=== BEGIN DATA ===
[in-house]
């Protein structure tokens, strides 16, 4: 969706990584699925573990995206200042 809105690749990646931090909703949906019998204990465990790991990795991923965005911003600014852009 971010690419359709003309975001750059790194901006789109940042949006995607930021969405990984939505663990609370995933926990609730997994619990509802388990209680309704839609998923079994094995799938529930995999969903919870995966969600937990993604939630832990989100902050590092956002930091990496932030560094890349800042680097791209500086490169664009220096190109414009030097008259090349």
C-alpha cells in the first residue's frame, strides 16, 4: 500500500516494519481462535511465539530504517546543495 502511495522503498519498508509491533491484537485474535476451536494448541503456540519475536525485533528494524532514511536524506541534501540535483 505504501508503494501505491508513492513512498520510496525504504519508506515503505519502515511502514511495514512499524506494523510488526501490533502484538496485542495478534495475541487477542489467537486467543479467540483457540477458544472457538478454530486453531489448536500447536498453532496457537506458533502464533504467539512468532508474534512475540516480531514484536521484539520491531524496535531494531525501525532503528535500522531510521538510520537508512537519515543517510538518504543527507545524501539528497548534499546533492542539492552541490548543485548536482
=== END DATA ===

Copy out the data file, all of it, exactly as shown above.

[in-house]
């Protein structure tokens, strides 16, 4: 969706990584699925573990995206200042 809105690749990646931090909703949906019998204990465990790991990795991923965005911003600014852009 971010690419359709003309975001750059790194901006789109940042949006995607930021969405990984939505663990609370995933926990609730997994619990509802388990209680309704839609998923079994094995799938529930995999969903919870995966969600937990993604939630832990989100902050590092956002930091990496932030560094890349800042680097791209500086490169664009220096190109414009030097008259090349």
C-alpha cells in the first residue's frame, strides 16, 4: 500500500516494519481462535511465539530504517546543495 502511495522503498519498508509491533491484537485474535476451536494448541503456540519475536525485533528494524532514511536524506541534501540535483 505504501508503494501505491508513492513512498520510496525504504519508506515503505519502515511502514511495514512499524506494523510488526501490533502484538496485542495478534495475541487477542489467537486467543479467540483457540477458544472457538478454530486453531489448536500447536498453532496457537506458533502464533504467539512468532508474534512475540516480531514484536521484539520491531524496535531494531525501525532503528535500522531510521538510520537508512537519515543517510538518504543527507545524501539528497548534499546533492542539492552541490548543485548536482